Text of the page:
There are a wide variety of project opportunities in RAMP, making decisions difficult. One strategy is to consider either the skills you may be interested in acquiring or strengthening through your project. Another is to think of how you’d like to spend your time: do you want to interact with community members, conduct data analysis, work with samples in a lab, or some combination?

What is the RAMP application development process like?

Developing the application is an iterative process that is driven by the RAMP applicant. The key portion of the application is the project description, which will provide a brief yet thorough overview of the proposed research. Once the applicant and mentor have made contact, they will have an introductory conversation about the project topic and scope. The applicant will then usually have to read and summarize background literature, draft a project proposal, get feedback from the mentor, and repeat. At the same time, the applicant must also draft the other sections of the application and gather required materials. Finally, the applicant and mentor should work closely together to develop the project budget.

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Does the amount of money I request affect how my application is reviewed?

No. Reviewers may make comments or suggestions about the proposed budget, but it is not used to evaluate the application. In other words, funding decisions are made based on scores for the review criteria, not by how much is requested in the budget.

How do I create a budget?

Review the sample budgets on the How to Apply page and closely read the guidance at the top of the budget form. Work closely with your mentor to estimate supply and other costs.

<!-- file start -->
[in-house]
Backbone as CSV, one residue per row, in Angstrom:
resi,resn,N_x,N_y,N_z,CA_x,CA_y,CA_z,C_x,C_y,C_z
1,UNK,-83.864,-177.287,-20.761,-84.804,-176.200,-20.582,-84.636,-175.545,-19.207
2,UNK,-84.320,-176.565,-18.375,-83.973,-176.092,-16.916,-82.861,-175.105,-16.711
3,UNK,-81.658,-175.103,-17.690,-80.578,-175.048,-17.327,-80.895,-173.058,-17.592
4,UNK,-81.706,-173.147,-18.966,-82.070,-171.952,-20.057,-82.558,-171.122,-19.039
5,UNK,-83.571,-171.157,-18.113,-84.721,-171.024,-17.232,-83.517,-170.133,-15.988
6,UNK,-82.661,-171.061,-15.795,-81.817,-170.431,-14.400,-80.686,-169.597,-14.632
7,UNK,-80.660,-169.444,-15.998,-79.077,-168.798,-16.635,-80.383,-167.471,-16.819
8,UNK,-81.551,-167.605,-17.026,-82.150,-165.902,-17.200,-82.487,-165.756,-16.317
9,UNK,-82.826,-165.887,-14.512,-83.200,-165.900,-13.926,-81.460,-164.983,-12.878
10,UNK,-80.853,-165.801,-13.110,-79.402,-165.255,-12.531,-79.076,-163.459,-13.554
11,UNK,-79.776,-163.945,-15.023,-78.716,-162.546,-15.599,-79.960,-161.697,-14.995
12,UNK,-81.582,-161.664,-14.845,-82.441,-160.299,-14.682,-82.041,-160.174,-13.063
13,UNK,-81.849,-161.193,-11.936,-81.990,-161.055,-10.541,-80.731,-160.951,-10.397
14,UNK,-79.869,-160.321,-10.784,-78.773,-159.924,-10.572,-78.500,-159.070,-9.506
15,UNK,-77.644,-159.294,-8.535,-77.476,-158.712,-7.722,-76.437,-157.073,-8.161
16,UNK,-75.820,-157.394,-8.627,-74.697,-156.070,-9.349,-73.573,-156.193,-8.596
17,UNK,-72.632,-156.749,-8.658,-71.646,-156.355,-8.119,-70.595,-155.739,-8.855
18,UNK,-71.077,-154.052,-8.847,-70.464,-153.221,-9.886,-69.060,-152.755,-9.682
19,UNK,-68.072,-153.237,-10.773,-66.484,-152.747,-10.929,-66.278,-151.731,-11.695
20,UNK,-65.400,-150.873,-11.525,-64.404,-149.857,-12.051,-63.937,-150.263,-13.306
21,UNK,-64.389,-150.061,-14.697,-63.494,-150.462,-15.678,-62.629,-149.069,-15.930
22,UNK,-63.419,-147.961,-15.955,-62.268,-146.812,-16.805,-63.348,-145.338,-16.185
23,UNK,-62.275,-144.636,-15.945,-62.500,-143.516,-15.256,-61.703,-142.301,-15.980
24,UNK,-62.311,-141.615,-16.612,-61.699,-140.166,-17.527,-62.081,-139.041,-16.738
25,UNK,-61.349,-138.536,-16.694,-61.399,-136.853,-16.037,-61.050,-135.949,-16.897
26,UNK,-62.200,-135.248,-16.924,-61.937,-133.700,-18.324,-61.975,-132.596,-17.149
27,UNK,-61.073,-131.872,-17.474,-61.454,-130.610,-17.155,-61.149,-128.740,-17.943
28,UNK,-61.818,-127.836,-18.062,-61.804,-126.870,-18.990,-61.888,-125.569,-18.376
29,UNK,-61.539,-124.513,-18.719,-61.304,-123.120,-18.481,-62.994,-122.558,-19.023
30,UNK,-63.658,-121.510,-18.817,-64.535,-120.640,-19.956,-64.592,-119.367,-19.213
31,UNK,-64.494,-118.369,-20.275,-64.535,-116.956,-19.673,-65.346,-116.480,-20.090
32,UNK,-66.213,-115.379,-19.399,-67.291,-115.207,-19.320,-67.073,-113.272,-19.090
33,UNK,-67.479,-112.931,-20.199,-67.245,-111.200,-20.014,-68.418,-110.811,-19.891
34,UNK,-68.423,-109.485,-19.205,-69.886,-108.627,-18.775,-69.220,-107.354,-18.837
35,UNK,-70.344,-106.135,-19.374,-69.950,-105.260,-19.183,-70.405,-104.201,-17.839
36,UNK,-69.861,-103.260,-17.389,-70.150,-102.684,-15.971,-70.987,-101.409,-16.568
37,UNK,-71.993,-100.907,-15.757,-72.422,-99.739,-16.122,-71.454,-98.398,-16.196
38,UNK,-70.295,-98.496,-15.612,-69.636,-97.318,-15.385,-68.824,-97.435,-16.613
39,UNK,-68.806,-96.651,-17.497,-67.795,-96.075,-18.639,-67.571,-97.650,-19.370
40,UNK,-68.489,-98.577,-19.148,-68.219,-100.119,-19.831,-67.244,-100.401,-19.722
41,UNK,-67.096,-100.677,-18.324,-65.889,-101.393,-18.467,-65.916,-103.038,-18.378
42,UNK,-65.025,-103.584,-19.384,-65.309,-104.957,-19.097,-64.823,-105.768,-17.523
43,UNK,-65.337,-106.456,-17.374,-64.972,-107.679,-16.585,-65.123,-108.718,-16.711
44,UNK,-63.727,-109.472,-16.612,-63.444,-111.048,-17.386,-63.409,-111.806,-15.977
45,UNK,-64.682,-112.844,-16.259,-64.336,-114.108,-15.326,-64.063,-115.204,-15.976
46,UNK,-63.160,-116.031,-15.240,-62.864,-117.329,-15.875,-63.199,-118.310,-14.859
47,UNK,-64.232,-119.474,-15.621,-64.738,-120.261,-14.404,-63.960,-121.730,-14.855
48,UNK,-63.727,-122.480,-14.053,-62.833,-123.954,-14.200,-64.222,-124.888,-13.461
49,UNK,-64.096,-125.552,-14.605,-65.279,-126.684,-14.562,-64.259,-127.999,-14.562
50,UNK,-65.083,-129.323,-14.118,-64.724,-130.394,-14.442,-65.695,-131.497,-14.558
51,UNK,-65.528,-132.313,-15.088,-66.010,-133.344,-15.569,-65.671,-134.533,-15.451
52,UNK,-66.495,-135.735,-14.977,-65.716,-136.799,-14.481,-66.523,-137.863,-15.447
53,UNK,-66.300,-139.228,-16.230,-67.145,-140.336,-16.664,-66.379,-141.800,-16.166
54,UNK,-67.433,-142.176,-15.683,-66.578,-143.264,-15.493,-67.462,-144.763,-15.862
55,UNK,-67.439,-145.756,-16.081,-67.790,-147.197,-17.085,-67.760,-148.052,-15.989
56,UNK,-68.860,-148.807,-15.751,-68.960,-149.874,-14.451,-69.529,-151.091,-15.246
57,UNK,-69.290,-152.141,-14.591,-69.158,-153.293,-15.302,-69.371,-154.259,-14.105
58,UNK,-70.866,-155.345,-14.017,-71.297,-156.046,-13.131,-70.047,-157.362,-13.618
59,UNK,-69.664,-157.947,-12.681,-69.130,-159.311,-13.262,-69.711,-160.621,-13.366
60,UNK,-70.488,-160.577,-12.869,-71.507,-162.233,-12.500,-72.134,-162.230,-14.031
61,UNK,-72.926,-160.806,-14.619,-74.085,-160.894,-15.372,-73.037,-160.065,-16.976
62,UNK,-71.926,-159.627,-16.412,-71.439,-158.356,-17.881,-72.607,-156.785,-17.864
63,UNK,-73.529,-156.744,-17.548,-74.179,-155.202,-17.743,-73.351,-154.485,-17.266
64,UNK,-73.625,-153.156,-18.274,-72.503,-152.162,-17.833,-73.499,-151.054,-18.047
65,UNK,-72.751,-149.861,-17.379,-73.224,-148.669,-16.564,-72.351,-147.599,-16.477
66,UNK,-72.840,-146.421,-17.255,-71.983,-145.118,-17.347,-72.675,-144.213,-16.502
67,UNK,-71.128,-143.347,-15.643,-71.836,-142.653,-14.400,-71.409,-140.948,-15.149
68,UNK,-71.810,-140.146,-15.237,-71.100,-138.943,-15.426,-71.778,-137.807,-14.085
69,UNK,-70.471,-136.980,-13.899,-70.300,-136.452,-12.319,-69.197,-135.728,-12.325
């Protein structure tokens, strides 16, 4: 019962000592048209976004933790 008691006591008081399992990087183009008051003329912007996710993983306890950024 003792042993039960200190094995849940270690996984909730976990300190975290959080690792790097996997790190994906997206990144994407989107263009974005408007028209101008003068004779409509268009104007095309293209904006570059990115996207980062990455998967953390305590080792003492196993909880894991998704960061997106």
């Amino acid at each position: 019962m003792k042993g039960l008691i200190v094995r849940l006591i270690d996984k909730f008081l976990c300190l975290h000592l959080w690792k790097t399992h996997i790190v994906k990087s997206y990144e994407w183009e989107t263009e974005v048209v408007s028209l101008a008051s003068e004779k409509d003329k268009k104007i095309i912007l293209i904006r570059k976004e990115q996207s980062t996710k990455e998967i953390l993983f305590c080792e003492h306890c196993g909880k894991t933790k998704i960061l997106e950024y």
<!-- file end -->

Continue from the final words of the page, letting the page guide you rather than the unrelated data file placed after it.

How do I budget salary?

Applicants should work with their mentor(s) to determine an appropriate salary based on institutional ranges, applicants’ experience/education, and local cost of living. Salaries are expected to be in the range of $2,500-$4,500 per month based on these factors.

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What are the RAMP review criteria?

RAMP applications are reviewed on the following criteria:

  • The interest of the medical student in HIV/AIDS research or clinical care, and in potentially pursuing a career in HIV vaccine research.

  • Relevant research background or personal experiences such as laboratory research, clinical experiences, strong interest in gaining new research experience, and/or personal experience with HIV/AIDS. Relevant research experience is not a requirement of the program but will be viewed favorably.

  • The student’s ability to successfully complete a large-scale project like RAMP. Demonstrated evidence of qualities such as intellectual rigor, independence, curiosity, responsibility, drive and ability to manage multiple priorities.

  • Scientific significance and innovation balanced with practical feasibility of the proposed research project. The relevance to the overall goals and scientific agenda of the HVTN.

  • The appropriateness of the project considering the student’s level of training and knowledge. Aspects of the proposed research plan, including research question(s), data collection, methods and analysis plan.

  • Support from an HVTN investigator to mentor the applicant.

  • A preliminary mentoring plan that assures the investigator(s) involved in the project can dedicate time to oversee the activities of the student during the RAMP Scholar experience. The plan should detail approaches that will be used to support the academic advancement of the student including, but not limited to, research methods, writing and presentation skills, cultural responsiveness and skills necessary to succeeding in a research environment.